Cybersecurity is a hot topic. With high profile breaches making headlines on almost a monthly basis, combined with a far more restrictive regulatory environment, the need to responsibly protect your customers’ data has never been felt more keenly.
It is estimated that a business is subjected to a ransomware attack every 14 seconds, predicted to drop to eleven seconds by 2021. The fallout from cybercrime will cost the world more than six trillion dollars a year, and the average cost to a business of a successful cybercrime attack has increased by 71 percent since 2017.
Prioritising cybersecurity boosts business. 71 percent of customers have stated they would cease doing business with a company that suffered a breach. Not surprising when a single breach in 2019 lead to the exposure of 1.16 billion email addresses and passwords.
With small businesses making up 43 percent of cybercrime attacks, they have the most to lose at a time when they need to be focussed on growth. How then can you help build your business by putting cybersecurity at the fore?
This may sound like a no-brainer, but you may be surprised to learn that only 20 per cent of UK businesses have staff take part in cybersecurity training. They are your first line of defence against cybersecurity threats and are also the ones most likely to unwittingly help facilitate a breach. 78 per cent of employees are aware of the risks of suspicious email links but still click on them.
Thankfully, as a small business, you are unlikely to have a massive workforce, so arranging regular training shouldn’t be too much of a challenge. But arrange it you should. Security risks are reduced by 70 per cent when organisations invest in cybersecurity training.
Important topics to cover include how to create a strong password (an alarming number of people still use phrases such as “123456” and “password” to login), the dangers of clicking on links contained within emails, how to identify phishing attempts, the risks associated with public WiFi. Training should be supported with regular updates informing staff of the latest threats and protocols.
#2 Establish Policy
Even for a small business, it’s a great idea to have an official cybersecurity policy. A formal document distributed to all existing staff members and used during the onboarding process will help to make sure all employees are on the same page when it comes to what you expect from them. The policy should include points such as:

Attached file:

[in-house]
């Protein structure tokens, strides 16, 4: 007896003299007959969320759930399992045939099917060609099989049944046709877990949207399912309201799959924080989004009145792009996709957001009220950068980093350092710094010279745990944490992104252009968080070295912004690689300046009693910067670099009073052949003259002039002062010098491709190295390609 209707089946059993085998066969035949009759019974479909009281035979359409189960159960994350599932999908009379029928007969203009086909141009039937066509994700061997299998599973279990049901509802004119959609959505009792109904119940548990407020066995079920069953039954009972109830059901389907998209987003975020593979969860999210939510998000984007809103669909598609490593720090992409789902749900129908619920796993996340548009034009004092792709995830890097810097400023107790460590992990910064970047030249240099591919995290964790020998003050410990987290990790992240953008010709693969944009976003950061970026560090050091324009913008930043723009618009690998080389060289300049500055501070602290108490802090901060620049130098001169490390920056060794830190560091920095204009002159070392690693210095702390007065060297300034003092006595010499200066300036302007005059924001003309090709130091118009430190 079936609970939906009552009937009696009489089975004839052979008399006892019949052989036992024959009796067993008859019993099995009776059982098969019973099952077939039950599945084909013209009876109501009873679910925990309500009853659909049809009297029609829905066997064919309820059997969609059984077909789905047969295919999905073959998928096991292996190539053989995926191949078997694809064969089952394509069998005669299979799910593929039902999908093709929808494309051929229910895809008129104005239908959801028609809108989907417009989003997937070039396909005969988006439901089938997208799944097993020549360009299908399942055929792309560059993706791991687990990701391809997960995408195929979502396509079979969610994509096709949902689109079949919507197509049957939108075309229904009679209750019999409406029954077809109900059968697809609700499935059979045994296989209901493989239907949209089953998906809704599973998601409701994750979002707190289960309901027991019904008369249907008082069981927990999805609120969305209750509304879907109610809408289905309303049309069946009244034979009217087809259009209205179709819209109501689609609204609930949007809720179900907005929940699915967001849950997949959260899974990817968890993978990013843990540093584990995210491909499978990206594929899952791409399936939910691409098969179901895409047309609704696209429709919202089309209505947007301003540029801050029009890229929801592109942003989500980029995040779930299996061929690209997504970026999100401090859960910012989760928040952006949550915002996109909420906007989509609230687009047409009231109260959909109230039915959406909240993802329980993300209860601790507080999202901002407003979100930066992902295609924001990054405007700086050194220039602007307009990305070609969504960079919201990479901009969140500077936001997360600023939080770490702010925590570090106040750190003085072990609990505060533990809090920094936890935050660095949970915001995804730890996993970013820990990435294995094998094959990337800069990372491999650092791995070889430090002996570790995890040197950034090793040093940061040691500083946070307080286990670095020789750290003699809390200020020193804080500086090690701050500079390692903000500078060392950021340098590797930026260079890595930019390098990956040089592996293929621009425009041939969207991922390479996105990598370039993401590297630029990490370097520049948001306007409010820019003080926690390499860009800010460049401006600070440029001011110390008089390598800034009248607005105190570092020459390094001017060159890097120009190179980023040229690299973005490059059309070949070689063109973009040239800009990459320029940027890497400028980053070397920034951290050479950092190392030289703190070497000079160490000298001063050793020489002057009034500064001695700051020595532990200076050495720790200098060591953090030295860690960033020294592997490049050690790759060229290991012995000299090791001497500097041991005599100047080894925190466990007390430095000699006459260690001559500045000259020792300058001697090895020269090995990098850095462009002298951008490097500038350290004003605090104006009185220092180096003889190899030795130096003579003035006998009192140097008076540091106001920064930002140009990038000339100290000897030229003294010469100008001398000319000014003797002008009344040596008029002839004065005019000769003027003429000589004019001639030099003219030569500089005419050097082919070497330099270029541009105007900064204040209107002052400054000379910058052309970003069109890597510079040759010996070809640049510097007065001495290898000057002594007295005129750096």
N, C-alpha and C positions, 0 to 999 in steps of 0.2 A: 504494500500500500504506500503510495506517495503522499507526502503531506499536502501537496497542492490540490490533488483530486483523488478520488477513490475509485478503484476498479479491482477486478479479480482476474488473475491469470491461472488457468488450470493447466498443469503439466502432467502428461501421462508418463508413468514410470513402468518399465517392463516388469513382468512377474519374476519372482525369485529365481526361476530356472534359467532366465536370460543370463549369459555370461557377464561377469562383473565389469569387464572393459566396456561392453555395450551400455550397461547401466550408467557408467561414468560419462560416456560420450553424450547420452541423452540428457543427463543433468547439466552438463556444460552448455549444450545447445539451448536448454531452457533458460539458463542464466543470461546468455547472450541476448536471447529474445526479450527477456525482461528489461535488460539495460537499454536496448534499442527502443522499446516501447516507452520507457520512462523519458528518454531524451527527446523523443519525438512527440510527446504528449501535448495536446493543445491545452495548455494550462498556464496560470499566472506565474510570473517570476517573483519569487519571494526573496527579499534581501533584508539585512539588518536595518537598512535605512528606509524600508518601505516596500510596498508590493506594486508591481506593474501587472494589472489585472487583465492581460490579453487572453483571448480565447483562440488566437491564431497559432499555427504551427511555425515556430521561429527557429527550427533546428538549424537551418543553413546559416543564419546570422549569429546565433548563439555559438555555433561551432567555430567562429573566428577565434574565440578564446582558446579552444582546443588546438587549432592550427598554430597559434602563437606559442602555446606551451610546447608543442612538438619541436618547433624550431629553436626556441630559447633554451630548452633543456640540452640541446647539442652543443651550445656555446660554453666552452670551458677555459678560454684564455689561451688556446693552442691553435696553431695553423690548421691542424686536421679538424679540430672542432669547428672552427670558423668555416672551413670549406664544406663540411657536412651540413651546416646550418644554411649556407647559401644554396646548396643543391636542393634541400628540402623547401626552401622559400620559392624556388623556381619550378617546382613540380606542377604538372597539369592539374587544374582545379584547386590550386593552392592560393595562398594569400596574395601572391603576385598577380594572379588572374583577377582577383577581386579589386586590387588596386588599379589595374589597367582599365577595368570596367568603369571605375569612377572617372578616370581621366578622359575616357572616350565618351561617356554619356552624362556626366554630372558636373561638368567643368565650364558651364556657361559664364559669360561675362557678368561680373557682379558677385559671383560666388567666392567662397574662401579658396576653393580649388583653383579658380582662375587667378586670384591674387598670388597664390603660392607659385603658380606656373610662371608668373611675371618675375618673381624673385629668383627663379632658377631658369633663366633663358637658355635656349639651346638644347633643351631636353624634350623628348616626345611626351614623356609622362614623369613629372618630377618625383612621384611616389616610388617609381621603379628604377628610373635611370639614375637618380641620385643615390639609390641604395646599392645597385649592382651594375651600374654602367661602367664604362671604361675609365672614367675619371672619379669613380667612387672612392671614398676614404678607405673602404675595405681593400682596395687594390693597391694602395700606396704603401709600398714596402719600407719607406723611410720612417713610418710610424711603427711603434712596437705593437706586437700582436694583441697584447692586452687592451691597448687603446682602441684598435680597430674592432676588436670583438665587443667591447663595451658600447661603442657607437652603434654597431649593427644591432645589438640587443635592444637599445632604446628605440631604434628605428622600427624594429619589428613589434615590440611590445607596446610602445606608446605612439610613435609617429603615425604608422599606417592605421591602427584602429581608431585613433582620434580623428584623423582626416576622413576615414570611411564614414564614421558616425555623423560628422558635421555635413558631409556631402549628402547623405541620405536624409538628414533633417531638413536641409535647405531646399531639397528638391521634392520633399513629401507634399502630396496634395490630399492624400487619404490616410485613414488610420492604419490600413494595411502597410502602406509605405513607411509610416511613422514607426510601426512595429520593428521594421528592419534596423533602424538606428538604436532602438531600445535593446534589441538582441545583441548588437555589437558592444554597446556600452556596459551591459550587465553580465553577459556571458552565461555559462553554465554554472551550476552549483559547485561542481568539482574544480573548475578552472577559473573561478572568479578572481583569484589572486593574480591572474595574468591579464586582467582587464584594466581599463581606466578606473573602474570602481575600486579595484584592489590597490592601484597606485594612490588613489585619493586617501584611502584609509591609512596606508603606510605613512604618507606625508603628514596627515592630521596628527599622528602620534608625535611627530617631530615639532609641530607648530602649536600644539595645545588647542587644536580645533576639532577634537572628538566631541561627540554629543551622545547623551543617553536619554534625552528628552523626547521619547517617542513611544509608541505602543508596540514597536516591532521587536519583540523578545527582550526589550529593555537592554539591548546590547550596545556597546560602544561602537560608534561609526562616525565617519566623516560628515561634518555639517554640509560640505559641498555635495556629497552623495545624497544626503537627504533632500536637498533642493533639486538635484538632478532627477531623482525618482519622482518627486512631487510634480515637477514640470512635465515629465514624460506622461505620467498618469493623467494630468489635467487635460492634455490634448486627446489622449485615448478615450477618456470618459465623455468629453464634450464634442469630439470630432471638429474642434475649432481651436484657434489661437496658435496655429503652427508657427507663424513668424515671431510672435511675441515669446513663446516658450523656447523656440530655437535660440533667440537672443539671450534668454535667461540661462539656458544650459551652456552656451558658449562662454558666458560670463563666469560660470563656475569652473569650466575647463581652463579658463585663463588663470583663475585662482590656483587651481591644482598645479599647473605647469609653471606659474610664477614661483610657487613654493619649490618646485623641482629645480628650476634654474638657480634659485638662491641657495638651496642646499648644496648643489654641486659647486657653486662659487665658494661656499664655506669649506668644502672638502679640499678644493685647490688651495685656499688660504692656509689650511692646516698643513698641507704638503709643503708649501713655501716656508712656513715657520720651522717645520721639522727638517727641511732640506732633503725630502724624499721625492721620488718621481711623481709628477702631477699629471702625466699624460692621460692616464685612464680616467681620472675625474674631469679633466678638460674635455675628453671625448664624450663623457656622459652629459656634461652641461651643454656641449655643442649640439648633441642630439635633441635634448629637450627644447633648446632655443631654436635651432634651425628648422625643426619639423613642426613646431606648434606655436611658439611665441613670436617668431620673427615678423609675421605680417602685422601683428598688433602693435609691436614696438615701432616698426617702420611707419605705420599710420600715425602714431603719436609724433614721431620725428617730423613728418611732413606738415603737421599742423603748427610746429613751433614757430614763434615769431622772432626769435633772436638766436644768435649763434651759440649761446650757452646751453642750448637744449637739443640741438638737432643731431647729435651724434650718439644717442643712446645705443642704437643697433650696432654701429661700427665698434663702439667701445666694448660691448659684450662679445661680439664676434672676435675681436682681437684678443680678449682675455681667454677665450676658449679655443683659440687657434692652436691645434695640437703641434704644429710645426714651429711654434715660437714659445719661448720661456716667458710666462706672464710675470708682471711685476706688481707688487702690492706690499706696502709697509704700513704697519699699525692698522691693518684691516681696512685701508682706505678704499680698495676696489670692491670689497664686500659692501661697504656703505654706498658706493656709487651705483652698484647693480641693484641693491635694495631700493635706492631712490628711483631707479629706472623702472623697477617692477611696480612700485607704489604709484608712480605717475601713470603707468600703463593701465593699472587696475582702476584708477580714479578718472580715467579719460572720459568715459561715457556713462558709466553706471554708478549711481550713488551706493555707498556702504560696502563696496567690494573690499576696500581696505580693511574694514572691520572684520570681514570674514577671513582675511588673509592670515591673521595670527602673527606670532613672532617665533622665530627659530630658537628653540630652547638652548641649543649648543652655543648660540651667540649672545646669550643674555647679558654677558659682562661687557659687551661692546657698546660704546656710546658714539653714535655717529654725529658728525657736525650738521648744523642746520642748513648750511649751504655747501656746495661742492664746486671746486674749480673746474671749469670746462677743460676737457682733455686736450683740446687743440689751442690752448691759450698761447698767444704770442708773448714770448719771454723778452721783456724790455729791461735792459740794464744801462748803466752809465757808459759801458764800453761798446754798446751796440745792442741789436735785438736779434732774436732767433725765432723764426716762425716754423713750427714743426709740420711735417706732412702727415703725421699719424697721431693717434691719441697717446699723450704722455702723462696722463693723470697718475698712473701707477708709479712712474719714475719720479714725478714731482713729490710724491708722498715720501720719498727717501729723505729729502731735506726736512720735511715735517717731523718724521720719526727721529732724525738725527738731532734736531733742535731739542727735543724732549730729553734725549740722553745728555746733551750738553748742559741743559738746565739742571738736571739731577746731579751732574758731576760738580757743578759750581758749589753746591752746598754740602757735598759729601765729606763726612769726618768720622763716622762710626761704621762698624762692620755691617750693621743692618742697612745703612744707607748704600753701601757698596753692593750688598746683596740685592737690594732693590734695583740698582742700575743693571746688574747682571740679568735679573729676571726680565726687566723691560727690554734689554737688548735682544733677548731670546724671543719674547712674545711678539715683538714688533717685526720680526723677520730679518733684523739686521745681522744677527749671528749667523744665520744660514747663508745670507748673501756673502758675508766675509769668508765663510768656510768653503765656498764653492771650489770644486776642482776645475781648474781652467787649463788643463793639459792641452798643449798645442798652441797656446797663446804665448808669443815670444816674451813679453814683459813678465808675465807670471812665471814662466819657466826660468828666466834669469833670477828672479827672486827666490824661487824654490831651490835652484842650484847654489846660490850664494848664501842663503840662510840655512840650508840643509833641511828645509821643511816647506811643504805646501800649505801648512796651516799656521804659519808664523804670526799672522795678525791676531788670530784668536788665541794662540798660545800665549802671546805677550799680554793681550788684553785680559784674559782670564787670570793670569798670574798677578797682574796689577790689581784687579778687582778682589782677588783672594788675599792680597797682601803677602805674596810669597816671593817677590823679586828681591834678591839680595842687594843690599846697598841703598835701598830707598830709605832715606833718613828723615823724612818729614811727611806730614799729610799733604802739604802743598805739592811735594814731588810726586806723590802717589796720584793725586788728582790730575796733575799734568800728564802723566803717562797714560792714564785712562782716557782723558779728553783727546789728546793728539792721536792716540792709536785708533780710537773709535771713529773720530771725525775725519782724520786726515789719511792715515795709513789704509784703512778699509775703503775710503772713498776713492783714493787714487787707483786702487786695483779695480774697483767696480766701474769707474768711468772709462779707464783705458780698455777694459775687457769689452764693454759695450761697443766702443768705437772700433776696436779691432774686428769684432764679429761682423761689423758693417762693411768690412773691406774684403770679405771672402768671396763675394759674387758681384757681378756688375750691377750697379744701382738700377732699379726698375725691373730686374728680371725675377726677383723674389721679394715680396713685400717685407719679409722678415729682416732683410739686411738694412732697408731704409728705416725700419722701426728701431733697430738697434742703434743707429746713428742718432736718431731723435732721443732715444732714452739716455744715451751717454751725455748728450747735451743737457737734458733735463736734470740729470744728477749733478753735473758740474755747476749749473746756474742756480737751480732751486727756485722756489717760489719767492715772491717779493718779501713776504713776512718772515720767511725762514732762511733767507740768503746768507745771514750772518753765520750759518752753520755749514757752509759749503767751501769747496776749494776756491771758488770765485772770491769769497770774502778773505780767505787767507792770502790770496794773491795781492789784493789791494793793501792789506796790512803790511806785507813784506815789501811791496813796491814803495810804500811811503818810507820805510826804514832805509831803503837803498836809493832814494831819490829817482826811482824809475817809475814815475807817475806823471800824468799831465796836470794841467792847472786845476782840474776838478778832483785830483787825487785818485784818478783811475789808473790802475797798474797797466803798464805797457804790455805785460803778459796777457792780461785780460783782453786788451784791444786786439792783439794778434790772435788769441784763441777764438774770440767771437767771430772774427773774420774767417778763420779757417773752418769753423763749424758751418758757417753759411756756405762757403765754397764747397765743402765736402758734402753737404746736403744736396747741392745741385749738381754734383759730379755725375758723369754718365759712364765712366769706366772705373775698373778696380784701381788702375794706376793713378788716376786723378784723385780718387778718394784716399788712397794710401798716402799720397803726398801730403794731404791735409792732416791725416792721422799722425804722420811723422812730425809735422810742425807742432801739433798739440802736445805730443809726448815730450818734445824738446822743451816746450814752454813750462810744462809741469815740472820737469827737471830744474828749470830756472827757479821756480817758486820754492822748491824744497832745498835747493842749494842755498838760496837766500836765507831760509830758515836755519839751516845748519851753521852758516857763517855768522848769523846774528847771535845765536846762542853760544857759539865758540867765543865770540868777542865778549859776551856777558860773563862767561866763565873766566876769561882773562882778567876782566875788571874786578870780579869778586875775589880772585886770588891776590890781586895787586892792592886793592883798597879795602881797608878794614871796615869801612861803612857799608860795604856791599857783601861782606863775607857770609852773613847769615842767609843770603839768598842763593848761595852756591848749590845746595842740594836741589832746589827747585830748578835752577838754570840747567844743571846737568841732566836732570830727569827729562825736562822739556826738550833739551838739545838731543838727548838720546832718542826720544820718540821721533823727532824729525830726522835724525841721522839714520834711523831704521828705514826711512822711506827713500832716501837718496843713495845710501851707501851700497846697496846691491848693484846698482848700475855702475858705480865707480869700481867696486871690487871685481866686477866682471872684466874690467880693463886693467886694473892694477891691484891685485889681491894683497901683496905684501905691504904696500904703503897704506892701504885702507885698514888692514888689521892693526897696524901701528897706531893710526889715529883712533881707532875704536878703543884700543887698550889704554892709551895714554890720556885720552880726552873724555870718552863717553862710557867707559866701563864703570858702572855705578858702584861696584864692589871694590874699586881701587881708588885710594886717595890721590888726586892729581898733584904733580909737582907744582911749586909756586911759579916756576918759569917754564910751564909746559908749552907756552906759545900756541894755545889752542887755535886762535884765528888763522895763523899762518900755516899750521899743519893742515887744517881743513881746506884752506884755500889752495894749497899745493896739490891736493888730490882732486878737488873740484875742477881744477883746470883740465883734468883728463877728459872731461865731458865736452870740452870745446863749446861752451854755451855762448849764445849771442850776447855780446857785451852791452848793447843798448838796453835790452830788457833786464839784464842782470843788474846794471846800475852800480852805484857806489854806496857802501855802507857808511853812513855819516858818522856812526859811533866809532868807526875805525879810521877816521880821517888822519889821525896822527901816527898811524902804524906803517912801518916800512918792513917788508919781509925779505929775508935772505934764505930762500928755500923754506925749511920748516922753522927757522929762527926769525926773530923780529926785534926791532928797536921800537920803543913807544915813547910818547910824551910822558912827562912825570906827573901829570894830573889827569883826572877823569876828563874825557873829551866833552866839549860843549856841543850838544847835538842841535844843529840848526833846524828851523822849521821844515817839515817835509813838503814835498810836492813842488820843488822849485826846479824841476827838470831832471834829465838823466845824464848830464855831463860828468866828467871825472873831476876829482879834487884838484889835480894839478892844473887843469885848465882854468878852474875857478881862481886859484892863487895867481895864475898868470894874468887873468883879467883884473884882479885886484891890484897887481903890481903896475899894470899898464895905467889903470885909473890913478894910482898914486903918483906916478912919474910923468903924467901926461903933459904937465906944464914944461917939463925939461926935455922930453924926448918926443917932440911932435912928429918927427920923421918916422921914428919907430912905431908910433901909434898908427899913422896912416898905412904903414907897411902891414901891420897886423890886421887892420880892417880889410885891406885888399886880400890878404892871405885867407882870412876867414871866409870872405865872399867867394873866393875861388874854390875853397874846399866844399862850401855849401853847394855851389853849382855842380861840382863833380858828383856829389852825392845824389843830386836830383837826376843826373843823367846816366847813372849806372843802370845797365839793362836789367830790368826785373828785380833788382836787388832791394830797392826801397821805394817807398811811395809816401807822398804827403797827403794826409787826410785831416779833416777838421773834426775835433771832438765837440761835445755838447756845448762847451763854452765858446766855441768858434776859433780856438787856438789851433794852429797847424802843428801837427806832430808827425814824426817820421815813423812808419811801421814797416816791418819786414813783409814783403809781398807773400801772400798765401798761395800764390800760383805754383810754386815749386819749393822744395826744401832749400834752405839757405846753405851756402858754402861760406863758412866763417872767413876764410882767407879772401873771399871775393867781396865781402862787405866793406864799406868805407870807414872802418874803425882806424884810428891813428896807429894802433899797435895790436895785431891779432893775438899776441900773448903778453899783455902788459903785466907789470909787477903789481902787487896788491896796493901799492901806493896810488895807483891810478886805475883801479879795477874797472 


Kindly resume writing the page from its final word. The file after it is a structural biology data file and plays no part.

- Appropriate use of work email and internet use
- Use of work issued mobile devices and personal devices at work
- Remote access policy
- The use of portable media such as USB storage devices
- The company and staff’s responsibility regarding sensitive data
- Reporting procedures in the event of an issue or breach
You may think as a small business you don’t need a formal written down policy, however by doing so, you and your people will know exactly what to do with no scope for misunderstanding or assumption.
#3 Access Limitation
It’s not only external forces which pose a threat to your business, with many breaches being facilitated by internal agents. Blackmail or malicious intent can potentially both lead one of your own staff to help criminals access your data.
The best way to protect against this is to make sure access to hardware and software is limited to only those staff members who need it to perform their role. While it may be tempting to give blanket access in the name of convenience, it’s simply not necessary or wise to do so.
By keeping the list of people with access to sensitive systems small, you reduce the chances of bad actors being able to complete their mission and, should something untoward occur, the number of employees under suspicion will be thankfully diminished.
If a cyberattack or other IT related issue results in the loss of data, the consequences for your business can be devastating. The recovery of such data – if recovery is even possible – can take weeks and cost your brands thousands in lost productivity and revenue.
Backing up all your data regularly won’t undo the damage a cybersecurity breach does to your business or reputation. However, it will enable your company to recover from the breach far more quickly by allowing your IT systems to return to a pre-breach state in far less time.
Including backup procedures and schedules could be another point to include in your official cybersecurity policy.
There are four great tips for how to apply cybersecurity to your small business. With your defences shored up, the chances of your upward trajectory being disrupted by a cybersecurity breach will be significantly reduced – keeping your business growing into the successful and profitable brand you want it to be.